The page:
by AJ Reardon of ErtheFae's Meandering Thoughts
Thanks to the Victorians, most of us have this image of faeries as being tiny winged folk. We might also include elves, gnomes, and leprechauns under the heading of faerie. Perhaps we think only of Tinkerbell and Fairy Godmothers, and maybe the Evil Fairy who gets offended and curses the newborn princess.
But the truth is, the faerie lore of the British Isles is rich, bizarre, and full of creatures that are nothing like the flitting, sparkling spirits we imagine frolicking through the flowers. Today I'd like to tell you about one of my favorite faeries, which I consider to be the most gruesome example of how strange faerie lore can be. That's right, we're going to talk about the Nuckelavee.
Forget your mental image of faeries as small and beautiful. The Nuckelavee is huge and horrific. Similar to a centaur, as imagined by HP Lovecraft or Todd McFarlane, the beast looks like a giant horse, with a man's torso and head rising out of its back. Oh, and did I forget to mention that it appears to be flayed? Yes, just imagine that rising out of the sea, its skinless head lolling on its shoulders, its single red eye staring right at you.
In her “An Encyclopedia of Fairies”, Katherine Kerr describes the Nuckelavee as “One of the most repulsive creatures which the Scottish imagination has conceived; and the Scots are expert in horrors.” When Froud and Lee included the Nuckelavee in their book “Faeries” (where I first learned of it), they clearly considered it too horrible to draw in full – the illustration instead shows only its arm, reaching towards a tiny, terrified pixie.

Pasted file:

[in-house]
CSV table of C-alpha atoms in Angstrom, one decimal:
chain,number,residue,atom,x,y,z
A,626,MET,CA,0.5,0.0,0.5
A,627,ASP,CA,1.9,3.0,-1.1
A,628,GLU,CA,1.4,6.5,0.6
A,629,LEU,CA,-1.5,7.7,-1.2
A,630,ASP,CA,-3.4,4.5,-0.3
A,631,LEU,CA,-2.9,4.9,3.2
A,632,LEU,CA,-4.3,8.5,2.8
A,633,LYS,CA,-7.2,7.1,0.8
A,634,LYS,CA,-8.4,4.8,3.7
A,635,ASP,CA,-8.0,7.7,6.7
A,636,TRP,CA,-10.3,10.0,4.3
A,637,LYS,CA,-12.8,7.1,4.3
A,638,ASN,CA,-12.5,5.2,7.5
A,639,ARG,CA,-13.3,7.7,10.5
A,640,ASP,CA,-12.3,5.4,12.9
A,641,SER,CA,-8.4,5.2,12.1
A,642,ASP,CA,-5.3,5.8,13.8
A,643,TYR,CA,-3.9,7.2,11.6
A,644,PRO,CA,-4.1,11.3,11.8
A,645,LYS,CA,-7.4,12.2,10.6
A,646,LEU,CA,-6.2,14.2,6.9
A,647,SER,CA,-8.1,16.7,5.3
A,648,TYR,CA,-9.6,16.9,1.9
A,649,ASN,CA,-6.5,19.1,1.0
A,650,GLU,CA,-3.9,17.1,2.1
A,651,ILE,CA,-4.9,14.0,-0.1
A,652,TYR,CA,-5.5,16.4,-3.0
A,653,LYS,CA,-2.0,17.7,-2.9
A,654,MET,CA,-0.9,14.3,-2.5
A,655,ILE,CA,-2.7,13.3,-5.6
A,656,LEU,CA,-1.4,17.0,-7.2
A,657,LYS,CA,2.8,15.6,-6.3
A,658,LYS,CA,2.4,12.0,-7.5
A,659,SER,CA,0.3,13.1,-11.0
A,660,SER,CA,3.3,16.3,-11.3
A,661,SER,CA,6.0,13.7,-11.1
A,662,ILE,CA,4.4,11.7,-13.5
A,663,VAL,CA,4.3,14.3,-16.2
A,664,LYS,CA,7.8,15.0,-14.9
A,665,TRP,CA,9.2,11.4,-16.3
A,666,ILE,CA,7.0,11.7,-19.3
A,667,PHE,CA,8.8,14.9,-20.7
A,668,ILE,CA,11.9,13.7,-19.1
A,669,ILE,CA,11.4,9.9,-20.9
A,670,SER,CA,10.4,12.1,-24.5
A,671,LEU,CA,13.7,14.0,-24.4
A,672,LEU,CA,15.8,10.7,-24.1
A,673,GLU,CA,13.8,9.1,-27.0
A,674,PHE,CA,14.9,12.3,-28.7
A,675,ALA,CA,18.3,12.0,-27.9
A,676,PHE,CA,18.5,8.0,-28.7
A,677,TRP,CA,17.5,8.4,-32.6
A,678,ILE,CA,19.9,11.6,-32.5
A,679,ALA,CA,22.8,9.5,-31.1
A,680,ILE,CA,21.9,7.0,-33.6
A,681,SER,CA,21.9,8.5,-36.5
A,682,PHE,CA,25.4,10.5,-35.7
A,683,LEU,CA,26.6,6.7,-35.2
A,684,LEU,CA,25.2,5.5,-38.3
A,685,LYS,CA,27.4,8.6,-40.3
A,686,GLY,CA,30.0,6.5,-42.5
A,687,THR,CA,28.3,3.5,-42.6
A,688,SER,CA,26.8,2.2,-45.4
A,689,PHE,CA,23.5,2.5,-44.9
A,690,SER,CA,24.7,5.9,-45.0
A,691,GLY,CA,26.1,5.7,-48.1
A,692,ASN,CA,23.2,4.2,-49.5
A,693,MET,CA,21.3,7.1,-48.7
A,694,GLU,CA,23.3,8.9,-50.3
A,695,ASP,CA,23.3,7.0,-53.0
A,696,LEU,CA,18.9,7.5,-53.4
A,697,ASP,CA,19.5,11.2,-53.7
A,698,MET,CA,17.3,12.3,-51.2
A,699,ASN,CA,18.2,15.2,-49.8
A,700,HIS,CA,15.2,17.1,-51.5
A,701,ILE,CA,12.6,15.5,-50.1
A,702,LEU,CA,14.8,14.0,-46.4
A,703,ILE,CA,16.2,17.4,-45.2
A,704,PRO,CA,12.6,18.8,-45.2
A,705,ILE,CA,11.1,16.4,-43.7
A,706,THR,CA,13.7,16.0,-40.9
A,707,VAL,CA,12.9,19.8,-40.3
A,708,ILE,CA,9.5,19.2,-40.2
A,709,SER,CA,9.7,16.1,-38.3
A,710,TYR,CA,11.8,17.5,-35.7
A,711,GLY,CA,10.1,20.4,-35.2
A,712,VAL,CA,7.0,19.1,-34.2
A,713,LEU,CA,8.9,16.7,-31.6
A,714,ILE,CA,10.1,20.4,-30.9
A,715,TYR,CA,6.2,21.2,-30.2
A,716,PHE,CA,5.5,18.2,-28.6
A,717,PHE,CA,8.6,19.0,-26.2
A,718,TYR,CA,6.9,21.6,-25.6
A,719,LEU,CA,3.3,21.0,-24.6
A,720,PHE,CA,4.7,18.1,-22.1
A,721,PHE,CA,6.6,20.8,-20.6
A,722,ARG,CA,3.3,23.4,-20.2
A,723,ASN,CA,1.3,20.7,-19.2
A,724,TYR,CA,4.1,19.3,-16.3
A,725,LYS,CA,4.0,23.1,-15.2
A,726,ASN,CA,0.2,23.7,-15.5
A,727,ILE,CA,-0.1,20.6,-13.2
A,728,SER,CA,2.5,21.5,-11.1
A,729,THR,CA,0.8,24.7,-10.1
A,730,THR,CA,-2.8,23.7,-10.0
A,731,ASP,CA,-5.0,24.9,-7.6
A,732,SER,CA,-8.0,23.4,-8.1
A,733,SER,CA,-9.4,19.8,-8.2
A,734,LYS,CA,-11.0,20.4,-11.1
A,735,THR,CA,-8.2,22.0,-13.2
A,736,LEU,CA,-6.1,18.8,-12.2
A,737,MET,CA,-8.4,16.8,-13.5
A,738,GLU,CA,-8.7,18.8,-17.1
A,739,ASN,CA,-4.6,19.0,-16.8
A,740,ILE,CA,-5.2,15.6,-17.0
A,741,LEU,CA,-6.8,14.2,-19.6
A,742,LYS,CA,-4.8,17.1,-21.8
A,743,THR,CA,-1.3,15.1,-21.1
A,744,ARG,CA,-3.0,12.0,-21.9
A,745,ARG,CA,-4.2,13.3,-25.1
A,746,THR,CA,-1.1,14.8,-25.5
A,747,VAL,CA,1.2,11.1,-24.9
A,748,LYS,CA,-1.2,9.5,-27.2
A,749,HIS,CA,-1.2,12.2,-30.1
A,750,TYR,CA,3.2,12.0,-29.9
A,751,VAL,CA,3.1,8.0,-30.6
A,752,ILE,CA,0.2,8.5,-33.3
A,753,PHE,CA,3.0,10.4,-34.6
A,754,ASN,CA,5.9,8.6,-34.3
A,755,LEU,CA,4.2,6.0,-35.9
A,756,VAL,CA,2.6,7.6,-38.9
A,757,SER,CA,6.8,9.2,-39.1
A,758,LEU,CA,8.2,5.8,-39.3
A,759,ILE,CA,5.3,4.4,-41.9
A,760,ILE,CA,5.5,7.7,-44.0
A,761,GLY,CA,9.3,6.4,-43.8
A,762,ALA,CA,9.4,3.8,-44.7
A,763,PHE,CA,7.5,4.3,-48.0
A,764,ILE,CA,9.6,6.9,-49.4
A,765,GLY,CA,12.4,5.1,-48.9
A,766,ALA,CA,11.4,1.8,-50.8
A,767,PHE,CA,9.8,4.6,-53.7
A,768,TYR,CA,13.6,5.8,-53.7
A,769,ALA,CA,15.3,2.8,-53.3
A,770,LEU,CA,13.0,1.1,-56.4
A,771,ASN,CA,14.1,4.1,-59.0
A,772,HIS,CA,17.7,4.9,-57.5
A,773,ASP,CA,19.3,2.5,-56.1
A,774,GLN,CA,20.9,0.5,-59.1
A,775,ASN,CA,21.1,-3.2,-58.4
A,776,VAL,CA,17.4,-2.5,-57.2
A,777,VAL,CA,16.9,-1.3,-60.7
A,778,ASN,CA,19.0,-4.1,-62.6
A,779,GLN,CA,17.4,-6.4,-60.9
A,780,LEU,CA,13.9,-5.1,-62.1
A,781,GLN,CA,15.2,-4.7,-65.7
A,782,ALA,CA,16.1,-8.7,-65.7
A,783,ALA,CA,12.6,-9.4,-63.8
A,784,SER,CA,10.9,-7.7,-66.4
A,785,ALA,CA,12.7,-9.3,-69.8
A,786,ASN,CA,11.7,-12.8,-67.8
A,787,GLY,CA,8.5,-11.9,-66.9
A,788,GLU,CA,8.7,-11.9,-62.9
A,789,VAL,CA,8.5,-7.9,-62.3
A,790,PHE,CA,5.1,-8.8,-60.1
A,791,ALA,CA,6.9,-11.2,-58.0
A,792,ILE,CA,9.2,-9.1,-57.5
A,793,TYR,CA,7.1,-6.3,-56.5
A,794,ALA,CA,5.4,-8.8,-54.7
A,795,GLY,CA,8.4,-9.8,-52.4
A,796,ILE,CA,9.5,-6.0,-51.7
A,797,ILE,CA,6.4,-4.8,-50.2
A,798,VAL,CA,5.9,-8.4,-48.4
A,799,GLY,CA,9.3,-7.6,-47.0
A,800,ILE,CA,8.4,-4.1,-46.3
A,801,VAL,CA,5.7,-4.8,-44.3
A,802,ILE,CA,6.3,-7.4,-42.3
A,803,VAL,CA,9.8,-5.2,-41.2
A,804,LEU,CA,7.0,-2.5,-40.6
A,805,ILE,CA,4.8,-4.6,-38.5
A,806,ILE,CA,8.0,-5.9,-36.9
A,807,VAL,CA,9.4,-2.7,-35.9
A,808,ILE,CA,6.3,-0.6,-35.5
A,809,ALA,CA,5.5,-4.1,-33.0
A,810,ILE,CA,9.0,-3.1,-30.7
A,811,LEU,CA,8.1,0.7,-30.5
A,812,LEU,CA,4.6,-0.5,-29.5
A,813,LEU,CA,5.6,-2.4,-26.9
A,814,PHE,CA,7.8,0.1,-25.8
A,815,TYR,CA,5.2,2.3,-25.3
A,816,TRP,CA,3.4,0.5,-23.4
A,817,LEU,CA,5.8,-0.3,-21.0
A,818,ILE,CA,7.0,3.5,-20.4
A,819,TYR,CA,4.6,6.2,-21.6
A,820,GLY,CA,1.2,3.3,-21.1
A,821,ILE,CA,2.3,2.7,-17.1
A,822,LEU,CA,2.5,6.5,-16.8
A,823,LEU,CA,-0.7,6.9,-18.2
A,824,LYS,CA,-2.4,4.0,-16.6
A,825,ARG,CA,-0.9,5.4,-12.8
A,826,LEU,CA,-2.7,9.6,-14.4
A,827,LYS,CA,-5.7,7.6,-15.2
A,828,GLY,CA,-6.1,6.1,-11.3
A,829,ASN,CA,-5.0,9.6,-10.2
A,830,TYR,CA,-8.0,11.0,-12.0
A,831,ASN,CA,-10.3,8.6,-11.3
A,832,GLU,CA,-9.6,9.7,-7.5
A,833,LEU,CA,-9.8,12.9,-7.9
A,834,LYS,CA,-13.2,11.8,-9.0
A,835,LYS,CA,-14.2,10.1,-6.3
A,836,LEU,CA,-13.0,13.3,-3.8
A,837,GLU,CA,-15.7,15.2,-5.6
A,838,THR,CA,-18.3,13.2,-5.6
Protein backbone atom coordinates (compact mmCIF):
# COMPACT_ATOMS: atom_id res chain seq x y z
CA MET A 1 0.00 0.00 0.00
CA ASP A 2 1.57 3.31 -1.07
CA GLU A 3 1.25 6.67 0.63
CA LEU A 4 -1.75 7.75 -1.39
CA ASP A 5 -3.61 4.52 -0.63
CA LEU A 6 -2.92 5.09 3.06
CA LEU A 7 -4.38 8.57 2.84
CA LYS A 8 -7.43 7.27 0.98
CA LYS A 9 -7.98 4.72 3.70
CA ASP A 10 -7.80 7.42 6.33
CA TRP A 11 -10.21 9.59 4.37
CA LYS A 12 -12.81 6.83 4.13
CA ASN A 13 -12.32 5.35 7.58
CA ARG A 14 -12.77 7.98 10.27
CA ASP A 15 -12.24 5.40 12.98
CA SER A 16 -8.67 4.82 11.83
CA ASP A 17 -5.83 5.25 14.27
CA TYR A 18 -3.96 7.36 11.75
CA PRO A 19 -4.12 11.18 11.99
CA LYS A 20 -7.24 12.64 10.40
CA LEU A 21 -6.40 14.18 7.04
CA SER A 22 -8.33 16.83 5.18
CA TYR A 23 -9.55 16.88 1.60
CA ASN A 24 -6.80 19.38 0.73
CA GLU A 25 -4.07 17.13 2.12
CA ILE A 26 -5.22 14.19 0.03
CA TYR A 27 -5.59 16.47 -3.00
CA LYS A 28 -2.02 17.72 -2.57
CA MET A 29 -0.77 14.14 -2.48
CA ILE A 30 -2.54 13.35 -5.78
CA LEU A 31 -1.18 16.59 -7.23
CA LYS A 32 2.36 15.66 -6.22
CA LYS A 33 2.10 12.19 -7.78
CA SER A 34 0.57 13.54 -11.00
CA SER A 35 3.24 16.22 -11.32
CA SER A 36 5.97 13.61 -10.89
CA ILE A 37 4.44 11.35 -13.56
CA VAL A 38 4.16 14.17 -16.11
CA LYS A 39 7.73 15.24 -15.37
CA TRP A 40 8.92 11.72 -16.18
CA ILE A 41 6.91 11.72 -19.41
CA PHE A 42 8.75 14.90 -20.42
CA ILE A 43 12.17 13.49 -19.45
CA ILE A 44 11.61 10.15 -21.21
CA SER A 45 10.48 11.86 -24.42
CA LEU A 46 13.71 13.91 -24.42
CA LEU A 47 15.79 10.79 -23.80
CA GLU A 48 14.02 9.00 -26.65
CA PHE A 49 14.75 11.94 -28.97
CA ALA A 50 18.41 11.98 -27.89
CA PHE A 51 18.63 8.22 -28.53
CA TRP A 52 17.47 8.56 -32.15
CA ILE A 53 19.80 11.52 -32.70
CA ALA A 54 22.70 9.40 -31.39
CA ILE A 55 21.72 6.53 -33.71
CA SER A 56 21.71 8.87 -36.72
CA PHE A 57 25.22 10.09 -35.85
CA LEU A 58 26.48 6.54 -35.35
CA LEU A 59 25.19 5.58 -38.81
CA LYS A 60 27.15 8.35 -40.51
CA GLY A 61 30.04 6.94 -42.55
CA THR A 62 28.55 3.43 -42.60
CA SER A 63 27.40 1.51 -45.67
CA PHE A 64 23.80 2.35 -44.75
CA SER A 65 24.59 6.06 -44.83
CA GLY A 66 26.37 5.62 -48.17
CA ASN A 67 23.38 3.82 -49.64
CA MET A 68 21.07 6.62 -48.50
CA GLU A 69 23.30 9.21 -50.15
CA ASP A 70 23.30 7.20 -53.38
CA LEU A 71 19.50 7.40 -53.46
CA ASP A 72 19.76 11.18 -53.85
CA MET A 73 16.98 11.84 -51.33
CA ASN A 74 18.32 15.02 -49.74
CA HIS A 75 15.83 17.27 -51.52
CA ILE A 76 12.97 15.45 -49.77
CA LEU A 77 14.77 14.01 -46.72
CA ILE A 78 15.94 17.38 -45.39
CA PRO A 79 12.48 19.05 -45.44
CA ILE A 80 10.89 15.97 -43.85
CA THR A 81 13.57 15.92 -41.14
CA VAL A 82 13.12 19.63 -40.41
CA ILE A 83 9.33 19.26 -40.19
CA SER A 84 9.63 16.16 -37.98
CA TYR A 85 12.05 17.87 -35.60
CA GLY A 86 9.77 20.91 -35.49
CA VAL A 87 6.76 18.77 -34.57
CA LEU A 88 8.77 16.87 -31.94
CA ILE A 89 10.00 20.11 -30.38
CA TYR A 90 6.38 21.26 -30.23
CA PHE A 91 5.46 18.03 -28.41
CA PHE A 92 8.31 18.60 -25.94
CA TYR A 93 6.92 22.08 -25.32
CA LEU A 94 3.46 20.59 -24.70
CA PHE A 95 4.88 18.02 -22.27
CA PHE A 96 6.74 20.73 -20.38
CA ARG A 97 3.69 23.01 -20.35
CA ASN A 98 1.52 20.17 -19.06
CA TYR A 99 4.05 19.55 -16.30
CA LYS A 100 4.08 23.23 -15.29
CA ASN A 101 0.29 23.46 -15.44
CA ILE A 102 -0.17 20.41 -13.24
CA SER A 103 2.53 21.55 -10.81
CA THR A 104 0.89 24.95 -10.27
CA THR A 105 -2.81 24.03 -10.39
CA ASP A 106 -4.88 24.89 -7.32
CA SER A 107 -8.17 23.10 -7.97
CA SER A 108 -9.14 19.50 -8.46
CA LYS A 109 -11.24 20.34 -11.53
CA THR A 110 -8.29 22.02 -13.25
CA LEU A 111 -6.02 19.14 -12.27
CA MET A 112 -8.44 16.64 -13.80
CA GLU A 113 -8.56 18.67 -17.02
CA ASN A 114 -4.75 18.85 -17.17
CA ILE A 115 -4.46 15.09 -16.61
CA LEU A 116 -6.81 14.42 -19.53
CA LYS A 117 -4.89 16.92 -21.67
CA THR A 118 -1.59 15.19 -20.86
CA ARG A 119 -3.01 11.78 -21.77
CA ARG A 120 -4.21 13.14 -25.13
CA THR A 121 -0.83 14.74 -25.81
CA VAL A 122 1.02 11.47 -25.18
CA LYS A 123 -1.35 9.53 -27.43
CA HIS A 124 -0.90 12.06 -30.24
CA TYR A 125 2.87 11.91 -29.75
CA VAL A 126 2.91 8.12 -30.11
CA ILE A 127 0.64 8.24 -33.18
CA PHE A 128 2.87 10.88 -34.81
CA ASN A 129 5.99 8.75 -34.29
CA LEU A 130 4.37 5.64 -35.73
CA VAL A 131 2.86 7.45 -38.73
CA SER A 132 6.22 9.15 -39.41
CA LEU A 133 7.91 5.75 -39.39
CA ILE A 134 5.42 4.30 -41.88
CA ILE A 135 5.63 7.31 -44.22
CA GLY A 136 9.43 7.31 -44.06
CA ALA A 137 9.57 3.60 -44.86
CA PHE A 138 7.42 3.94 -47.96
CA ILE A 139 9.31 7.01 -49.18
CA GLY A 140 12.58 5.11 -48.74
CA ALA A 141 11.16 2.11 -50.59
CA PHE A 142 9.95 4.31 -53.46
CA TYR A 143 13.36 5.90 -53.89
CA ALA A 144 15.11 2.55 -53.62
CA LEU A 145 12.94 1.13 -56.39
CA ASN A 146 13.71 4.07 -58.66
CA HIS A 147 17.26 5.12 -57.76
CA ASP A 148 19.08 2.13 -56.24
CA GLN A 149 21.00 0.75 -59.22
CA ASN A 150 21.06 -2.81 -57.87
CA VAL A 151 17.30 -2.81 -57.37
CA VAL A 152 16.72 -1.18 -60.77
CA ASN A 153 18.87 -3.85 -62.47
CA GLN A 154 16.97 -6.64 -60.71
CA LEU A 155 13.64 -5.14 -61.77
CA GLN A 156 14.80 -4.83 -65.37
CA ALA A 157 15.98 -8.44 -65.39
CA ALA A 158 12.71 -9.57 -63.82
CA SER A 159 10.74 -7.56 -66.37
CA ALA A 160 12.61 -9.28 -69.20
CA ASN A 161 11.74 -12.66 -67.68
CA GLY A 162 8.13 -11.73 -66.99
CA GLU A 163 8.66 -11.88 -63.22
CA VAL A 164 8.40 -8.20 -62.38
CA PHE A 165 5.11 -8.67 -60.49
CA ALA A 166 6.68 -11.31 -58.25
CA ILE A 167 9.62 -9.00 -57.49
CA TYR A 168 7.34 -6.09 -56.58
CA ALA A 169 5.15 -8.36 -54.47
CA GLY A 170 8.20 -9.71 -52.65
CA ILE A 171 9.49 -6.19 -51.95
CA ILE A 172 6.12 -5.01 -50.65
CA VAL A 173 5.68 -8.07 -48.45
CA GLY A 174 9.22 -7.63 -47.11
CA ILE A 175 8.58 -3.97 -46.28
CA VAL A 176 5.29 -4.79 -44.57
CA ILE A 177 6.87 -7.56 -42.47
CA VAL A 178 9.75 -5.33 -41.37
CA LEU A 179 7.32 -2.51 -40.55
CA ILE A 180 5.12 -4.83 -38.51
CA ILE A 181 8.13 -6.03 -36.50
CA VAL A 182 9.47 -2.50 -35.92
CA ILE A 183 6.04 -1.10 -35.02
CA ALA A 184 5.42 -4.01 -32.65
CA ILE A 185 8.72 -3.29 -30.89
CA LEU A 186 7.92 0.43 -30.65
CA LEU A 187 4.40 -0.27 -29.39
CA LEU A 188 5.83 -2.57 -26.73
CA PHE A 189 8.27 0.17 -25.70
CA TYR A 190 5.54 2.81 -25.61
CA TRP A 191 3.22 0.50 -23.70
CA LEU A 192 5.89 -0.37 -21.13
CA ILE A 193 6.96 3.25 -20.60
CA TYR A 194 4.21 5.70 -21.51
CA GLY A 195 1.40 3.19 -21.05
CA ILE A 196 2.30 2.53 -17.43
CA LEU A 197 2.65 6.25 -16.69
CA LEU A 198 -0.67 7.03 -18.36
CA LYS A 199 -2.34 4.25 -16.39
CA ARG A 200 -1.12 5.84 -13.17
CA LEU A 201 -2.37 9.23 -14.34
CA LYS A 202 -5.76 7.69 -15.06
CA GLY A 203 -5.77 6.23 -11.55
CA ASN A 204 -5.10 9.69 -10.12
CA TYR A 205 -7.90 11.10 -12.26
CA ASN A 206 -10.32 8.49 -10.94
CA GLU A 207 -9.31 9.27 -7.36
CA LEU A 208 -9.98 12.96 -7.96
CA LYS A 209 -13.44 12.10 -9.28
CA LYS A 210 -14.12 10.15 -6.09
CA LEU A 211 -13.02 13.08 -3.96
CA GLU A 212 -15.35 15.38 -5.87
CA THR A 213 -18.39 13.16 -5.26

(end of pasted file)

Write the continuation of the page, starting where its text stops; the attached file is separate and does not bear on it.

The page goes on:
Thankfully, the Nuckelavee is a creature of the sea and cannot abide the touch of fresh water. If you happen to be wandering the Scottish coastline at night and the fearsome Nuckelavee rises from the depths and pursues you across the countryside, you can rescue yourself by splashing into a loch or crossing a stream. Just watch out for waterhorses while you're there!
AJ Reardon has been fascinated by faerie lore ever since she received a copy of “Faeries” by Brian Froud and Alan Lee when she was 16. She doesn't actually believe in faeries, but maybe that's because she lives in Tucson, AZ which is not known for its abundance of The Good Neighbors. AJ uses her knowledge of fae and myths to inspire the jewelry that she makes and sells in her on-line shop, Erthe Fae Designs.
Thanks so much to AJ for starting off the guest blogger series with some really awesome faerie lore! It's so obvious how much her love of fantasy informs her jewelry. I love the tribal styles and particularly her intricate seed bead work!! I'm really looking forward to hearing more faerie lore from AJ in future guest posts! AJ & I are both part of the Fantasy Artists of Etsy Street Team.
Next week's featured guest blogger is Rose from Recreational Art on Etsy and her blog of the same name. She'll be talking about recycling, upcycling, and repurposing.